What was the “aha moment” that led to the idea for your current company? Can you share that story with us?
The “aha moment” came after months of meetings with advisors and professors in business school. I was in a startup course at Columbia University, and I was pitching several business concepts that mainly centered around sustainability and climate change to my classmates and my professors. After months of pitching different business ideas, I talked with a friend in the library about sustainability. We were both sharing how difficult it was to be sustainable and that even though we cared about climate change, we didn’t even know where to start or what to buy when it came to be more eco-friendly.
That’s when it hit me — that there really wasn’t really any place where you could go to buy credibly sustainable products in one place, and thus Salvos was born.
Can you tell us a story about the hard times you faced when you first started your journey? Did you ever consider giving up? Where did you get the drive to continue even though things were so hard?
When Salvos launched amid the pandemic, it launched with a bang. With hindsight, I made a series of intelligent moves of inventorying Hemp and Organic Cotton masks and toilet paper right as Covid-19 was declared a pandemic. Since we had so many masks and toilet paper on hand as states began locking down, we could fill many orders.
However, after that initial jolt, sales started to taper off a few months later, forcing me to think deeply about keeping the business going.
What kept me going through these difficult months was our mission. I wanted to help people become more sustainable and combat climate change. Leaning into our mission gave me the drive to think creatively about how we could drive more customers to Salvos.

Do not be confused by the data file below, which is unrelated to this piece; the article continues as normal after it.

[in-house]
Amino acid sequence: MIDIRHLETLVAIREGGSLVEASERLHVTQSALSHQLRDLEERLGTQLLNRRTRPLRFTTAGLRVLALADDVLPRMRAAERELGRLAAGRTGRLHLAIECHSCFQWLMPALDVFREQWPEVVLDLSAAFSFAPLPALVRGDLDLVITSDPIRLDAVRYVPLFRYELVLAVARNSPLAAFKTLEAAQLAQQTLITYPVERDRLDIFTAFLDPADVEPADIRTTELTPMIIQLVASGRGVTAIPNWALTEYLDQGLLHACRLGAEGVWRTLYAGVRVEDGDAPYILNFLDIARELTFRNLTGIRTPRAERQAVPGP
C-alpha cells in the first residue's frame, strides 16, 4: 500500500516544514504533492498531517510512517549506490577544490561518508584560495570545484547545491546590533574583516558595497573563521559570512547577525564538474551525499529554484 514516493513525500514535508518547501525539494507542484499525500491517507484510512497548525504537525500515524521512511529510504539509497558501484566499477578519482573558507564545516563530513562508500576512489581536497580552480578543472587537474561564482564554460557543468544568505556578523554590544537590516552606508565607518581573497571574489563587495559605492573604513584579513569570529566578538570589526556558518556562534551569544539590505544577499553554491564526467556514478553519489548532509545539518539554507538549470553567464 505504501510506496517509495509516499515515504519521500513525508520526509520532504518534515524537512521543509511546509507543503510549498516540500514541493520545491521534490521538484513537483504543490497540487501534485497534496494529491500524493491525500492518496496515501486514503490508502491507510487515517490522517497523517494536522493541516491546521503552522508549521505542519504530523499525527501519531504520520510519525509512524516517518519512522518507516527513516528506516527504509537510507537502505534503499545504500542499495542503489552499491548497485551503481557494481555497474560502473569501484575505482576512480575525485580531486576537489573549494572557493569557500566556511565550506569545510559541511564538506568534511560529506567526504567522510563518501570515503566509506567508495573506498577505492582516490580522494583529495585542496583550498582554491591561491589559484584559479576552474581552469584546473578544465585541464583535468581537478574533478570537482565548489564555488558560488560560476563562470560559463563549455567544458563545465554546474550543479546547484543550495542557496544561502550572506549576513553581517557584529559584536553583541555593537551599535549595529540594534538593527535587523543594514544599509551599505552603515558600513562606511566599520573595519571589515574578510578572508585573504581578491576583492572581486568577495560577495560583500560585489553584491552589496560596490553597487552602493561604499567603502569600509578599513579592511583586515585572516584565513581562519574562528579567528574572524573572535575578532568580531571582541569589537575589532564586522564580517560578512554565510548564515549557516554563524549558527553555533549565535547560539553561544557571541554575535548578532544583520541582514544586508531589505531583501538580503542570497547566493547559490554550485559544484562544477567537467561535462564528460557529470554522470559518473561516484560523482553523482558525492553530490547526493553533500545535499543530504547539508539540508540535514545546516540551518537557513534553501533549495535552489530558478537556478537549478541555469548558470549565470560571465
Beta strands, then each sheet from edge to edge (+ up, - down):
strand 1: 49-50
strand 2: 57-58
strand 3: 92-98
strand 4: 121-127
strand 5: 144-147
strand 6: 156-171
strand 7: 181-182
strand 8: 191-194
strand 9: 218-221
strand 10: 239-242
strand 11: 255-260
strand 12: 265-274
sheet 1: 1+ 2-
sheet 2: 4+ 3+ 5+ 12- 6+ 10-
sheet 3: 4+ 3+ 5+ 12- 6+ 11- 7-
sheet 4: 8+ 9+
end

So, how are things going today? How did your grit and resilience lead to your eventual success?
Things are steadily moving along. We’ve completely revamped our website, refined our product offerings to focus mainly on home and beauty, brought on some excellent new brands like Public Goods, and increased sales by 100% from last month.
Our genuine commitment to helping our customers live more sustainable and eco-friendly lives gave us the resilience to dig deep and think about how we can best serve our customers. If you are committed to your mission, it is much easier to weather the inevitable storms of entrepreneurship.
Can you share a story about the funniest mistake you made when you were first starting? Can you tell us what lessons or ‘takeaways’ you learned from that?
When I got started, I was the absolute worst at shipping. As a Millennial, I rarely sent letters or used the post office, and I sort of had to relearn how to use the Post Office. I know the tape job on some of my initial orders was horrific, and I even had a few initial orders sent back to me because I used the wrong box.
The biggest lesson from my early mailing mishaps was that no matter how grand your goals are as an entrepreneur, you must know and be willing to do the little, unglamorous things, or your vision will never become a reality.
What do you think makes your company stand out? Can you share a story?
I think three things make our company stand out.
First is our curation and product selection. We genuinely carry some of the best sustainable brands in the country.
The second is our free carbon neutral shipping. Every order placed on Salvos is carbon neutral, and shipping has always been free.
Third, we have 100% plastic-free shipping. Our shipping boxes are biodegradable and compostable, including the shipping label. Every order from Salvos is entirely sustainable, from the products, the packaging to the shipping.